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1.
Open Forum Infect Dis ; 9(8): ofac336, 2022 Aug.
Artigo em Inglês | MEDLINE | ID: mdl-35937648

RESUMO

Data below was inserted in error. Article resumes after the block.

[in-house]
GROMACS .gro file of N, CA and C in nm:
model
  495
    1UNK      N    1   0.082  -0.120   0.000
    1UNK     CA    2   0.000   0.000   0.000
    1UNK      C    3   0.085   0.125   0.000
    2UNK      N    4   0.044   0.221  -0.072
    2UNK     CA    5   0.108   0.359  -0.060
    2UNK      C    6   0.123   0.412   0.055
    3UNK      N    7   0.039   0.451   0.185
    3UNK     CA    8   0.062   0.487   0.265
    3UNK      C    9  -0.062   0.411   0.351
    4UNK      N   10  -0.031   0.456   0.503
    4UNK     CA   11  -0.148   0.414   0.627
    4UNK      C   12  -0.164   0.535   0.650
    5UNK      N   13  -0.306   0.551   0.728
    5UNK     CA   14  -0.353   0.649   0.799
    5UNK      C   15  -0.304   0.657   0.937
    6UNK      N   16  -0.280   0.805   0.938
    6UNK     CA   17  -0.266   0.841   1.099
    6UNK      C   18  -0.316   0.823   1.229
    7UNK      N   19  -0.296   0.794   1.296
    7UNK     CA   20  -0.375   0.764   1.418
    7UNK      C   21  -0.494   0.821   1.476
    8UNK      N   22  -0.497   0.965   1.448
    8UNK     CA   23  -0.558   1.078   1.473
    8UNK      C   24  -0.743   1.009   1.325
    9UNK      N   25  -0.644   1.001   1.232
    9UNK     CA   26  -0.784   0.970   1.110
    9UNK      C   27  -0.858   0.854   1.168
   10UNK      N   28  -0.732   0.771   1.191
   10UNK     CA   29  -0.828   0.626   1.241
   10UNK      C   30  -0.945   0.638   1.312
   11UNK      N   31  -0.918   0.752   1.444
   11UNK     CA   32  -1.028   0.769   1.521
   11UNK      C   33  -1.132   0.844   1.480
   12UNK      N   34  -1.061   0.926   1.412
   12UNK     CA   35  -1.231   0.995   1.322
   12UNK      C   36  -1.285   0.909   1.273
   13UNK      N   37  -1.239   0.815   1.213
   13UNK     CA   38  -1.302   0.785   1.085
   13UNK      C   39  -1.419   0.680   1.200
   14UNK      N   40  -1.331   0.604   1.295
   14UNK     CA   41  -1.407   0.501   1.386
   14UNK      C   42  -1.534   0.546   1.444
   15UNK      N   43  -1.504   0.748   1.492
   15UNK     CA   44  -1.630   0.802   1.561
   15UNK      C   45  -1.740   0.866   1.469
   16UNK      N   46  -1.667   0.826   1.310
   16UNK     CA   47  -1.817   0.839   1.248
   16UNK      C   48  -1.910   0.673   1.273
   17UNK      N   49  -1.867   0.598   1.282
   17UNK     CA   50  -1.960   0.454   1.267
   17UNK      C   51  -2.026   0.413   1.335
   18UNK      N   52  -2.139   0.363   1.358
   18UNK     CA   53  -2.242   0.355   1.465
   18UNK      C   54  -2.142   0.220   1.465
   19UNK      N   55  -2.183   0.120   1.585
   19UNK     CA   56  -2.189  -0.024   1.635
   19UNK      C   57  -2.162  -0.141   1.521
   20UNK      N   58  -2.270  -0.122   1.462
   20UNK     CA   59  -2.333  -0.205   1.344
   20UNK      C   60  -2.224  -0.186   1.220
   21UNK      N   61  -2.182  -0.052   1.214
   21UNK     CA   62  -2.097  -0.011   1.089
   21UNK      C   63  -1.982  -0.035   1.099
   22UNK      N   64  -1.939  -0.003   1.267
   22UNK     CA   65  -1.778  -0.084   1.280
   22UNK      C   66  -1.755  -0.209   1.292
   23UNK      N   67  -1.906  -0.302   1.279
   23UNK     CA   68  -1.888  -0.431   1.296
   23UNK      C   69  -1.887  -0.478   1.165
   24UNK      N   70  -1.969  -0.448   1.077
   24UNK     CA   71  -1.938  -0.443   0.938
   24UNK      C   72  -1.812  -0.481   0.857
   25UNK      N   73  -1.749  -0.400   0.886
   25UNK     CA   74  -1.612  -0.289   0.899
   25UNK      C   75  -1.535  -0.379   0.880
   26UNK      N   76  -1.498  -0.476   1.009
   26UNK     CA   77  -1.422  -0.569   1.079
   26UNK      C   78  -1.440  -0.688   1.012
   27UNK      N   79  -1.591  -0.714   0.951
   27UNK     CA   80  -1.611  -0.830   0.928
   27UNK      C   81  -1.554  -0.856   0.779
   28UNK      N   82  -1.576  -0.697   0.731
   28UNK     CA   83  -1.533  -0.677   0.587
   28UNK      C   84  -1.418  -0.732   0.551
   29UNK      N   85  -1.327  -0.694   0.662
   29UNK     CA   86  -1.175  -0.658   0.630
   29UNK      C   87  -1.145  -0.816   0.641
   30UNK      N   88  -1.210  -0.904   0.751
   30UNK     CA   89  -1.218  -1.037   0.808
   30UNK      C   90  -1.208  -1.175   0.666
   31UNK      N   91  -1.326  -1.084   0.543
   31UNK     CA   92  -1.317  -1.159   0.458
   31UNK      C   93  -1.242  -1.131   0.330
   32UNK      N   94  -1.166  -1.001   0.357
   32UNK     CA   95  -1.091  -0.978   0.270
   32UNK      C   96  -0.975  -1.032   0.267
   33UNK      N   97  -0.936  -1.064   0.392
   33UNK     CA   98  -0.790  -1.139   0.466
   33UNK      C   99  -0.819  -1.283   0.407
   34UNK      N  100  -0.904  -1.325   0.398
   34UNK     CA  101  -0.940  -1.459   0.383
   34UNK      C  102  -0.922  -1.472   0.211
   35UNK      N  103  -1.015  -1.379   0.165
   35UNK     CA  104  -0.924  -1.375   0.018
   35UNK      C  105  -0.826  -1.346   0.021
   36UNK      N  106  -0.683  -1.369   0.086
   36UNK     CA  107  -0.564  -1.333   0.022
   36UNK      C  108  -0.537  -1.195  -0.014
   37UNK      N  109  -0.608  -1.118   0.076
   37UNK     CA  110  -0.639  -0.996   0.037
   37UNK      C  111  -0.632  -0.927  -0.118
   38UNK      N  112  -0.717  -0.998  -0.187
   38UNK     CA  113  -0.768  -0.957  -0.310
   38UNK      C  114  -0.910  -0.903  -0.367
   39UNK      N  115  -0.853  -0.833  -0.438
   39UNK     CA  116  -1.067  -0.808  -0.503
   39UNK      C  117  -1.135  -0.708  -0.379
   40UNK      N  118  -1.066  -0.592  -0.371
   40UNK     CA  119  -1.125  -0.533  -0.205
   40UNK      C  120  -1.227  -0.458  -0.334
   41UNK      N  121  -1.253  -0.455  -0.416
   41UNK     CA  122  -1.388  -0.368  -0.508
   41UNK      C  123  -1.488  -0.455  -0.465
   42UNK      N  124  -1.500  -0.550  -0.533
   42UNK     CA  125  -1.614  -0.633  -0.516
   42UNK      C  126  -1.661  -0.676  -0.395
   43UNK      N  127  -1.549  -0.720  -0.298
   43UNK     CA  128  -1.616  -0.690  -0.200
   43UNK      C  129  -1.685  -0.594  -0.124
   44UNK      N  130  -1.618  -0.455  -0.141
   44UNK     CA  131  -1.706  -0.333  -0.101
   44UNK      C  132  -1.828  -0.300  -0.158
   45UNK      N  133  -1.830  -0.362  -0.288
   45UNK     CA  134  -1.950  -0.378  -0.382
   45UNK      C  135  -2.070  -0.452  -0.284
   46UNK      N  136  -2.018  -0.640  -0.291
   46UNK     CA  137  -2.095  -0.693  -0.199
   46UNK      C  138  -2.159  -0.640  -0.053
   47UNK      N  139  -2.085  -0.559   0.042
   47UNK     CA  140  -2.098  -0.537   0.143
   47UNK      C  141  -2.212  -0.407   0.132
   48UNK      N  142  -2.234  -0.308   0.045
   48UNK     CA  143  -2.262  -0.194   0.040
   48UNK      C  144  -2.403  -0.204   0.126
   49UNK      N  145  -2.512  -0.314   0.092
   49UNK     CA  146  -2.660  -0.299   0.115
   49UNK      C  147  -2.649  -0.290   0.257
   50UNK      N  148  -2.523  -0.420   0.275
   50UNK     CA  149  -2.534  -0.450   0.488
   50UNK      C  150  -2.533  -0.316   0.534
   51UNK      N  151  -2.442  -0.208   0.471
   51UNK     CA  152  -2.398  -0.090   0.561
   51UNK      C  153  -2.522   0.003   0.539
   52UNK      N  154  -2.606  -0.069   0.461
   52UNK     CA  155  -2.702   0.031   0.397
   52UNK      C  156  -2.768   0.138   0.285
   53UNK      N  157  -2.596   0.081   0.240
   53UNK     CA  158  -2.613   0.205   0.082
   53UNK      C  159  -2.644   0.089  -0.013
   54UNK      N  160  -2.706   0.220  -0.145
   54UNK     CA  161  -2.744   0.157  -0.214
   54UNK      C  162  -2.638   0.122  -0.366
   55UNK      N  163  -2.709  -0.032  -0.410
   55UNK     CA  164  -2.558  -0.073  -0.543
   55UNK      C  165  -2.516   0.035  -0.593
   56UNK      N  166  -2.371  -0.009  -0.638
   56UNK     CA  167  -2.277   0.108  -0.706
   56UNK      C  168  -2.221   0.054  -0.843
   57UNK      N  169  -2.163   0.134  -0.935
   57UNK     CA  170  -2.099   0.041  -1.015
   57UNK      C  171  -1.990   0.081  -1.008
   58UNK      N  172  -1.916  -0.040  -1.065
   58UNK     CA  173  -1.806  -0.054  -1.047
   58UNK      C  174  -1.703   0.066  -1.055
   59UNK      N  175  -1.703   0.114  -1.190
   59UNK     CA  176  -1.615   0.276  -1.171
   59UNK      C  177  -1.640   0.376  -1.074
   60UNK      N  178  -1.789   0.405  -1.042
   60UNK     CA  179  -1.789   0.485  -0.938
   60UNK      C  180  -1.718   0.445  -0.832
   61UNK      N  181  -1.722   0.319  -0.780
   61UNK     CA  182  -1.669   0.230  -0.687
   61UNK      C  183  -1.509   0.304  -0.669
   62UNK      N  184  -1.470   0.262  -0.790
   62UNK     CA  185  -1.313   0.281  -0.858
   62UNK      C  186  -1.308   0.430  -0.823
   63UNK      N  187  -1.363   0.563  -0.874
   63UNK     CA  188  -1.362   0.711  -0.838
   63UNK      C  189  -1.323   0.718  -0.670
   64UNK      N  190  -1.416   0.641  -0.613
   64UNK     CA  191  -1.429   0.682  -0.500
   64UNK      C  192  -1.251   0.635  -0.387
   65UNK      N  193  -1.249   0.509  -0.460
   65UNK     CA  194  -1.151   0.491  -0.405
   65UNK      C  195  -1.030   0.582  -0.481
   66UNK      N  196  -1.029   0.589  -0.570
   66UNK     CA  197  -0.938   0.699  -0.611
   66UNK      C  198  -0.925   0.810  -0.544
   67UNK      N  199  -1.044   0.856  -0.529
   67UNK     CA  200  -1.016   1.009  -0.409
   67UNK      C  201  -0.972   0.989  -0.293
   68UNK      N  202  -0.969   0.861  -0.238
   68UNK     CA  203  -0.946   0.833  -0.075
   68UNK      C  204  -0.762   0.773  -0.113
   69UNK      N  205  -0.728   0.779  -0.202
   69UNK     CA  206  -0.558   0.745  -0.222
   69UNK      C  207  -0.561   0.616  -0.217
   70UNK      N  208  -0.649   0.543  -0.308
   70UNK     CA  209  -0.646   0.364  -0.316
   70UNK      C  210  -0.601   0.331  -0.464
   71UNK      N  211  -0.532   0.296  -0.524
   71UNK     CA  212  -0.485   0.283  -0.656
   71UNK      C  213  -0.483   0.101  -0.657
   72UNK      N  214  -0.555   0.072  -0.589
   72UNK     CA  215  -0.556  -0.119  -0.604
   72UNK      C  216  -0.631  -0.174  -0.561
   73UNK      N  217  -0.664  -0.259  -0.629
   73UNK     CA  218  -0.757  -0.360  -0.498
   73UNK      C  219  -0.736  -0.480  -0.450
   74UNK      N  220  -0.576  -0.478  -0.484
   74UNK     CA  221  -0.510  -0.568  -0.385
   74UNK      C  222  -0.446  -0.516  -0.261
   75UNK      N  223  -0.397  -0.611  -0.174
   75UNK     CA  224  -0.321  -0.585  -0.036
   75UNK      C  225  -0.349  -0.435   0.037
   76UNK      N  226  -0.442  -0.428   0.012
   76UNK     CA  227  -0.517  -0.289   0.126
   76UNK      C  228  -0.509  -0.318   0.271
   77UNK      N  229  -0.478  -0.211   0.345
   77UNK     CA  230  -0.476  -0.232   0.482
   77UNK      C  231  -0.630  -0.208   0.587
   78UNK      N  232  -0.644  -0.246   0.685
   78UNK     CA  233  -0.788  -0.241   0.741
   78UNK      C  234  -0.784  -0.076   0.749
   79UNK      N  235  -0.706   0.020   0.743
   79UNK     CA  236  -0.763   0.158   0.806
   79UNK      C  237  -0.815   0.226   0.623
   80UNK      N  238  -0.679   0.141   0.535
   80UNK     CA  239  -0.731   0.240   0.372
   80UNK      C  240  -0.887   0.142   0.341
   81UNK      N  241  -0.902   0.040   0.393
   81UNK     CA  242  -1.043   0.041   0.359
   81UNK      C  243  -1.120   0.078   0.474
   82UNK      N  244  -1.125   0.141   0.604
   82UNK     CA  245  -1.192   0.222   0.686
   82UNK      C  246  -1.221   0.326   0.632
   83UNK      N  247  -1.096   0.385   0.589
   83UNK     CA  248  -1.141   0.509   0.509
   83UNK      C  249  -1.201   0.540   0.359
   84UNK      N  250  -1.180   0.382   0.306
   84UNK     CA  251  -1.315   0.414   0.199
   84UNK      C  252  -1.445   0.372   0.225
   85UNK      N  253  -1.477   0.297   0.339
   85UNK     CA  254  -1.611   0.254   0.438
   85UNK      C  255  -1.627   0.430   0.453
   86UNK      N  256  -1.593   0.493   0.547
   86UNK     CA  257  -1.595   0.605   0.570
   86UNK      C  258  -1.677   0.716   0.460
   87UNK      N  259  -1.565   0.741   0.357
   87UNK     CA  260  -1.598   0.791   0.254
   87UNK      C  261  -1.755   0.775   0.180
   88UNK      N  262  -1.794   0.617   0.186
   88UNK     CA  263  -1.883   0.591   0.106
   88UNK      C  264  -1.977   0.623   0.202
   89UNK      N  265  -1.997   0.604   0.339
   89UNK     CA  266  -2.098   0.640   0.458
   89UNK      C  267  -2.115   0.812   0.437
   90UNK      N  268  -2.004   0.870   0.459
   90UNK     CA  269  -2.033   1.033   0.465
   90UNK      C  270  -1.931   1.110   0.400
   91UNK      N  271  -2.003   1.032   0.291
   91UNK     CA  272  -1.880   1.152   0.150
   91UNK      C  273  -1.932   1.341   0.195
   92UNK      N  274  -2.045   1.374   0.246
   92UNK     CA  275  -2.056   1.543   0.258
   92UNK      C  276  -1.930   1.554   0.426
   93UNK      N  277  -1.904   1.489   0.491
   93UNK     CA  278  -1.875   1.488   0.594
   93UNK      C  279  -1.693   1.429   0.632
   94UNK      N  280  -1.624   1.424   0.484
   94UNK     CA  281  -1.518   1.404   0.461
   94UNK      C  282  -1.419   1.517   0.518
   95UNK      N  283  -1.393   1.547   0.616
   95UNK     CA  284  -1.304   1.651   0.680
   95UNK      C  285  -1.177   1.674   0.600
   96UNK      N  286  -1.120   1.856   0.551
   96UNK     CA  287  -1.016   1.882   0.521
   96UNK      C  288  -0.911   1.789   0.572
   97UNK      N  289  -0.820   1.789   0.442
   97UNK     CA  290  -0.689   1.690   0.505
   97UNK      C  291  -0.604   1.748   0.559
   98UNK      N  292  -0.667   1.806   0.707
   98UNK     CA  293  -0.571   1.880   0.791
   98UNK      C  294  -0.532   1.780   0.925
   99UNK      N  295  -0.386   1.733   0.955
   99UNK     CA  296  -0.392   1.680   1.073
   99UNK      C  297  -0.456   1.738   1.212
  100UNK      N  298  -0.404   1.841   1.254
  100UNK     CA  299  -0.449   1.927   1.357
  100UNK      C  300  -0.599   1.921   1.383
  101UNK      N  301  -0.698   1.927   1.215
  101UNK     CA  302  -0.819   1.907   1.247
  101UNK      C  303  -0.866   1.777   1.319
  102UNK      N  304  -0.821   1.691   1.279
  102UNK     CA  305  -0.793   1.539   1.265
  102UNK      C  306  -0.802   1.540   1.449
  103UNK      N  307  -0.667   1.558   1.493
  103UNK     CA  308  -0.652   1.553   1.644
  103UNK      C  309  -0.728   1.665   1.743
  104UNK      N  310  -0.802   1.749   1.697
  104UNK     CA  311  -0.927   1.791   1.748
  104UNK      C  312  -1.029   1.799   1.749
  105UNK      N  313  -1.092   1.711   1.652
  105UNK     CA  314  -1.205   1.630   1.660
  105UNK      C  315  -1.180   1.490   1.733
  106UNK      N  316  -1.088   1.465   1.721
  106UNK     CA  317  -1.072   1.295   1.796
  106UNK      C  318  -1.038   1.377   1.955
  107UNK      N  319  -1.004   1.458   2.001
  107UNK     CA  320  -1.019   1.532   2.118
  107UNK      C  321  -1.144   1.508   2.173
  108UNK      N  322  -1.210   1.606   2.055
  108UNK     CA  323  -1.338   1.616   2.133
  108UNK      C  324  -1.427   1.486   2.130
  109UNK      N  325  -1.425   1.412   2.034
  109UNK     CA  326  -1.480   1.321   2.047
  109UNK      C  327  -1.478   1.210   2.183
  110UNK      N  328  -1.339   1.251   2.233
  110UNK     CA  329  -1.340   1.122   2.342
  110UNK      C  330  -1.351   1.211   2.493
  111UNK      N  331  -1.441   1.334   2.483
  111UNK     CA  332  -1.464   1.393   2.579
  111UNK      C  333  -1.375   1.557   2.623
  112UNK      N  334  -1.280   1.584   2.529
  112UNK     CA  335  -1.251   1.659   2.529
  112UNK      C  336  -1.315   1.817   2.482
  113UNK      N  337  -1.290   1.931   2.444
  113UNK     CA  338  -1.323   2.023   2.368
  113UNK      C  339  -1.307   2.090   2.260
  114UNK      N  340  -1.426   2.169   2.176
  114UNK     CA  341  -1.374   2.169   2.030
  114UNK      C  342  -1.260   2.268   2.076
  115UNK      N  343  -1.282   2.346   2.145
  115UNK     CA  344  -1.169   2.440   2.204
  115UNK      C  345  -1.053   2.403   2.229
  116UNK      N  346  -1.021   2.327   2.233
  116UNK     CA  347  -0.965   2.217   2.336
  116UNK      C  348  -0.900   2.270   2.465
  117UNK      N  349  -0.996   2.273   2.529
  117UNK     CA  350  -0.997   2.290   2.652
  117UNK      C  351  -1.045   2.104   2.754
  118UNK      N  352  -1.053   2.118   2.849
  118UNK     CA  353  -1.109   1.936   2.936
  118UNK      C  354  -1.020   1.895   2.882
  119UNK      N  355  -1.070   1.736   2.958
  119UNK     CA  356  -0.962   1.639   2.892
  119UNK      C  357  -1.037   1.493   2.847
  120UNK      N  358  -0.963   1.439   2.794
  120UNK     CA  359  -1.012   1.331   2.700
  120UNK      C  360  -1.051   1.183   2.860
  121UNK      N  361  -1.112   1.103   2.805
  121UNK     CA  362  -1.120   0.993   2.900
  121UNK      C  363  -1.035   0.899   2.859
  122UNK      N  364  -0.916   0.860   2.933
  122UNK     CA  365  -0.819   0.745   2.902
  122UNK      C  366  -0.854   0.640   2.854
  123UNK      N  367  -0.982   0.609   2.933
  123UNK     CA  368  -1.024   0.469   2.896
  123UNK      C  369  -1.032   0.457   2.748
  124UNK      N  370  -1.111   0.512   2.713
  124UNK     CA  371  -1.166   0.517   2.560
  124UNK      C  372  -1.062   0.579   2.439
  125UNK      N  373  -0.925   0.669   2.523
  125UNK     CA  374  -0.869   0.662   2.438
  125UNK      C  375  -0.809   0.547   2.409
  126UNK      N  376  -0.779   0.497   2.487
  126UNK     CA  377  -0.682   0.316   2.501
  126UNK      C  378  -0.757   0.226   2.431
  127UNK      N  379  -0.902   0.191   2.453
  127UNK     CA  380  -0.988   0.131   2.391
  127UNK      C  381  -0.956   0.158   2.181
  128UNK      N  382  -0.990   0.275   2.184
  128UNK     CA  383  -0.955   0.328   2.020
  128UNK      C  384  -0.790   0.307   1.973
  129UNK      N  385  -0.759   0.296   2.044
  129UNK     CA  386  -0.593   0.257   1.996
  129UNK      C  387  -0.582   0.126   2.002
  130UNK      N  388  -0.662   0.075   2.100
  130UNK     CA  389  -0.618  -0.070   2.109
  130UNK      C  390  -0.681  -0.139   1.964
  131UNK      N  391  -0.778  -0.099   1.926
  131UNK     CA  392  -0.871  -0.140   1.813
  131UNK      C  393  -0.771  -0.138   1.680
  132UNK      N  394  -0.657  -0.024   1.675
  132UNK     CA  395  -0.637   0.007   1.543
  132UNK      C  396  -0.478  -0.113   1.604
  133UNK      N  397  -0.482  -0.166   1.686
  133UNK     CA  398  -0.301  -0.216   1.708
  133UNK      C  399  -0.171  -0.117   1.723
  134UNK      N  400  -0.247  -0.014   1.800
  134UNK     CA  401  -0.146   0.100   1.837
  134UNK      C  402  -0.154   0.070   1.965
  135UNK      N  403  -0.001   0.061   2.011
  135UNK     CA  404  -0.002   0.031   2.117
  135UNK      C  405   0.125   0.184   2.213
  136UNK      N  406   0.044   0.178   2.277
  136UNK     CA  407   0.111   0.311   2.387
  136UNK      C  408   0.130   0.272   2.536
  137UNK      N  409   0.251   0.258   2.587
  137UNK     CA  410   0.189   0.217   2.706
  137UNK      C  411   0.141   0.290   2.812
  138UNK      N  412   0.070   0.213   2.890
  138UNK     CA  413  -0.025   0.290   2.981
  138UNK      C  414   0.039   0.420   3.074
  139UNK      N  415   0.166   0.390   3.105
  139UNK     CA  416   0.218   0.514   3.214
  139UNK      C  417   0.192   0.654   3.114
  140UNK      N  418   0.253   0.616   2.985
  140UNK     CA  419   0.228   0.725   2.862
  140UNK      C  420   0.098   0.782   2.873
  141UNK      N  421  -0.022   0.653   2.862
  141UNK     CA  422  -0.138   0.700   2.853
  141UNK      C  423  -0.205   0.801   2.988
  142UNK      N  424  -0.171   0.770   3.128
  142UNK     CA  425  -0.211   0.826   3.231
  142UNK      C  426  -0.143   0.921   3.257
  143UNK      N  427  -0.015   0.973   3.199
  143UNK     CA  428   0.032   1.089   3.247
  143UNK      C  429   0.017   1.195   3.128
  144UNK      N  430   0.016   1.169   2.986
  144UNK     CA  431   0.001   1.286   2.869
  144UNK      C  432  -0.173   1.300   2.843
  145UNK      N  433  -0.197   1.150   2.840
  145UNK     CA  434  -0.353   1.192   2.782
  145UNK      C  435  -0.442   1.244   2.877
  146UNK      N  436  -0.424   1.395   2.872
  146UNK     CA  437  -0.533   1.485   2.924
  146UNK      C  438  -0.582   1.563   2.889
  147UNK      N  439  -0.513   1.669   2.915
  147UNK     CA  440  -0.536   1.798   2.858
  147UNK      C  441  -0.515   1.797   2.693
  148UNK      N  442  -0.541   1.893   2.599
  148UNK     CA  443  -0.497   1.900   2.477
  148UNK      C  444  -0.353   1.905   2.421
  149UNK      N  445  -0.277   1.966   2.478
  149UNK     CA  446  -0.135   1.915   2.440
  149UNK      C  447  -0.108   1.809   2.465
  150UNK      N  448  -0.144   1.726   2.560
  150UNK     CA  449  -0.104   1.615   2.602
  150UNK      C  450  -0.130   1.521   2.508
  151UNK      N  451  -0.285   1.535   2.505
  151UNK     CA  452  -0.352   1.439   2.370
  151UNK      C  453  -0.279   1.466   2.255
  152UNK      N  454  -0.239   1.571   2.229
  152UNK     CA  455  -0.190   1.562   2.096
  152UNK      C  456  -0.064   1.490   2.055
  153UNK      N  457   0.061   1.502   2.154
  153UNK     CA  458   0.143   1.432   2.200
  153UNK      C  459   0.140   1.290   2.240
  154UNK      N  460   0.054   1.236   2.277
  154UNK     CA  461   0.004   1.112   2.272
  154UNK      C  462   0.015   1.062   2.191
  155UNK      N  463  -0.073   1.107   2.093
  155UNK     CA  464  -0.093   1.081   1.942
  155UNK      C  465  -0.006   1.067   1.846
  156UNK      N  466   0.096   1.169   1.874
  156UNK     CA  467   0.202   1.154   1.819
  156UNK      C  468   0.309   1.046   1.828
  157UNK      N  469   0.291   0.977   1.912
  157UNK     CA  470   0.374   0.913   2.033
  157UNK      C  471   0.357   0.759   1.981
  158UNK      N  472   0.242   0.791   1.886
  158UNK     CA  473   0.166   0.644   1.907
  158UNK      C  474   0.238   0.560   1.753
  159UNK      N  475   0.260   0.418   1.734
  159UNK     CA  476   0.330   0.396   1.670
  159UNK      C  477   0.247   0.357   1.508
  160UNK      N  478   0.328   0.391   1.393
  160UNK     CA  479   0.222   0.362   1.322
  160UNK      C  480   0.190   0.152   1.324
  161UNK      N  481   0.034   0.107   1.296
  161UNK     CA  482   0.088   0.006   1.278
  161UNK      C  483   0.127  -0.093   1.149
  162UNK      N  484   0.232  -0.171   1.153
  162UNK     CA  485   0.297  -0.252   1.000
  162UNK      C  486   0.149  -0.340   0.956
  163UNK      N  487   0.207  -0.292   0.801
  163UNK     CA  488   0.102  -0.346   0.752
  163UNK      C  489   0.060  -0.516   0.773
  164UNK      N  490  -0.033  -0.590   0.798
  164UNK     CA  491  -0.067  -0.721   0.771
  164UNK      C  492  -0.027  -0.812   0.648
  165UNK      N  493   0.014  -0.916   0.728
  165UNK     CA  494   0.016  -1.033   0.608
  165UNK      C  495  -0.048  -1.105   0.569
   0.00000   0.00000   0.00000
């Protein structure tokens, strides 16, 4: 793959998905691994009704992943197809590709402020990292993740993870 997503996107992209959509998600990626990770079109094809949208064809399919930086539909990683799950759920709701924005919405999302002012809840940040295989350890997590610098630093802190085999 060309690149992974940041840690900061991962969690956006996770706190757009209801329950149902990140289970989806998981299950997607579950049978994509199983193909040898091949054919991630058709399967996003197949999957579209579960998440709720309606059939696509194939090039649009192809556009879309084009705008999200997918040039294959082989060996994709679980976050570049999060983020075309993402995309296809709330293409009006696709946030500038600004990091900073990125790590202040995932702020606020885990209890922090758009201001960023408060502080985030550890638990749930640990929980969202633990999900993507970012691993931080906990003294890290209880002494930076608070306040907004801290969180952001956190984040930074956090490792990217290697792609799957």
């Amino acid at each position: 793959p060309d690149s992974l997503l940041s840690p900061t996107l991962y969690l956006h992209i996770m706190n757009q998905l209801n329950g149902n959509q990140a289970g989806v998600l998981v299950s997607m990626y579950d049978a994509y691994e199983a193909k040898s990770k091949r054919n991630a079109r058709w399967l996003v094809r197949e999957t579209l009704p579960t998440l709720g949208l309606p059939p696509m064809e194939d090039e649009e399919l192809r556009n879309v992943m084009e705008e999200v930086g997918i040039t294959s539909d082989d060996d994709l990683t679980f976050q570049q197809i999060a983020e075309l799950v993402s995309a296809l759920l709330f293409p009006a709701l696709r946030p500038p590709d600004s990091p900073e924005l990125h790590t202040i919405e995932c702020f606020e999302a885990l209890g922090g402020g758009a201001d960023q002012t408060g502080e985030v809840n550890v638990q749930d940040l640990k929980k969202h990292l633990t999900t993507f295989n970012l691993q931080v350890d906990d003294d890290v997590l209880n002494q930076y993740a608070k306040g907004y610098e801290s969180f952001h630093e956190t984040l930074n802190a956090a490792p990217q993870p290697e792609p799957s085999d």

Background: In 2012, the US Department of Health and Human Services updated their HIV treatment guidelines to recommend antiretroviral therapy (ART) for all people with HIV (PWH) regardless of CD4 count. We investigated recent trends and disparities in early receipt of ART prescription and subsequent viral suppression (VS). Methods: We examined data from ART-naïve PWH newly presenting to HIV care at 13 North American AIDS Cohort Collaboration on Research and Design clinical cohorts in the United States during 2012-2018. We calculated the cumulative incidence of early ART (within 30 days of entry into care) and early VS (within 6 months of ART initiation) using the Kaplan-Meier survival function. Discrete time-to-event models were fit to estimate unadjusted and adjusted associations of early ART and VS with sociodemographic and clinical factors. Results: Among 11 853 eligible ART-naïve PWH, the cumulative incidence of early ART increased from 42% in 2012 to 82% in 2018. The cumulative incidence of early VS among the 8613 PWH who initiated ART increased from 83% in 2012 to 93% in 2018. In multivariable models, factors independently associated with delayed ART and VS included non-Hispanic/Latino Black race, residence in the South census region, being a male with injection drug use acquisition risk, and history of substance use disorder (SUD; all P ≤ .05). Conclusions: Early ART initiation and VS have substantially improved in the United States since the release of universal treatment guidelines. Disparities by factors related to social determinants of health and SUD demand focused attention on and services for some subpopulations.